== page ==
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Marc Andreessen on Why Optimism Is Safest Bet

Marc Andreessen on Why Optimism Is Safest Bet NYMag


I think it’s fantastic. For example, I think there’s sort of two Silicon Valleys right now. There’s the Silicon Valley of the people who were here during the 2000 crash, and there’s the Silicon Valley of the people who weren’t, and the psychology is actually totally different. Those of us who were here in 2000 have, like, scar tissue, because shit went wrong and it sucked.

You came to Silicon Valley in 1994. What was it like?

It was dead. Dead in the water. There had been this PC boom in the ’80s, and it was gigantic—that was Apple and Intel and Microsoft up in Seattle. And then the American economic recession hit—in ’88, ’89—and that was on the heels of the rapid ten-year rise of Japan. Silicon Valley had had this sort of brief shining moment, but Japan was going to take over everything. And that’s when the American economy went straight into a ditch. You’d pick up the newspaper, and it was just endless misery and woe. Technology in the U.S. is dead; economic growth in the U.S. is dead. All of the American kids were Gen-X slackers2—no ambition, never going to do anything.

What did you do?

I just went to college. I did my thing. I came out here in ’94, and Silicon Valley was in hibernation. In high school, I actually thought I was going to have to learn Japanese to work in technology. My big feeling was I just missed it, I missed the whole thing. It had happened in the ’80s, and I got here too late. But then, I’m maybe the most optimistic person I know. I mean, I’m incredibly optimistic. I’m optimistic arguably to a fault, especially in terms of new ideas. My presumptive tendency, when I’m presented with a new idea, is not to ask, “Is it going to work?” It’s, “Well, what if it does work?”

That stance is something I work very hard to maintain, because it’s very easy to slip into the other mode. I remember when eBay came along,3 and I thought, No fucking way. A fucking flea market? How much crap is there in people’s garages? And who would want all that crap? But that was not the relevant question. The eBay guys and the people who invested early, they said, “Let’s forget whether it’ll work or not. What if it does work?” If it does work, then you’ve got a global trading platform for the first time in the world, you’ve got liquidity for products of all kinds, you’re going to have true price discovery.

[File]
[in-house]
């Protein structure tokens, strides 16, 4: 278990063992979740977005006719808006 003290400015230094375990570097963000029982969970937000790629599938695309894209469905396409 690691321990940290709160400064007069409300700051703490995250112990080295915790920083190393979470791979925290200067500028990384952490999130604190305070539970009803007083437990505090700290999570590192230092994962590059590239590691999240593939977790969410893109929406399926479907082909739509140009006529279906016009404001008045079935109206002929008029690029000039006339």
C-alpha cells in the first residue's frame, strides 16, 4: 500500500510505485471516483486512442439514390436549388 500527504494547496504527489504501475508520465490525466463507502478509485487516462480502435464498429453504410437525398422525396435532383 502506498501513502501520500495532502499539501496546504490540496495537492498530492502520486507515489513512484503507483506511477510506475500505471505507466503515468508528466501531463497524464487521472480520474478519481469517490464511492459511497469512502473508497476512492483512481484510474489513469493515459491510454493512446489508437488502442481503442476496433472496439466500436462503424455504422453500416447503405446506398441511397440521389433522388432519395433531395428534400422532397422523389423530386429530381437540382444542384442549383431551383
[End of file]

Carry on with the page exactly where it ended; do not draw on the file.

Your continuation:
But clearly you don’t think everything’s going to work.

No. But there are people who are wired to be skeptics and there are people who are wired to be optimists. And I can tell you, at least from the last 20 years, if you bet on the side of the optimists, generally you’re right. 

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Also, he's not a billionaire.

Last night, you tweeted something to the effect of, “The problem with being a billionaire is that no one ever tells you when your dumb ideas are dumb.” Was that autobiographical? I mean, is this something you worry about?

I’m not a billionaire! That’s why I found it so entertaining. Everybody immediately thought I was talking about myself.

But you are in a circle where if I worked for you, I’d be scared to tell you that your dumb idea was dumb.

The problem that I was tweeting about is the billionaires don’t understand that it’s happening to them. They’re the last to know. Because they don’t feel like anything’s changed. They just feel like, I’m who I was before, I’m going around, I’m doing my thing. And it’s very rare that they actually stop and think, Everybody’s nicer to me than they were ten years ago. By the way, this is not limited to billionaires. This applies to presidents, senators, congressmen, mayors, anybody who gets in a position of power.

So how do you, Marc Andreessen, make sure that you are hearing honest feedback?

Every morning, I wake up and several dozen people have explained to me in detail how I’m an idiot on Twitter, which is actually fairly helpful.

Getting called an idiot does not necessarily mean you're getting honest feedback.

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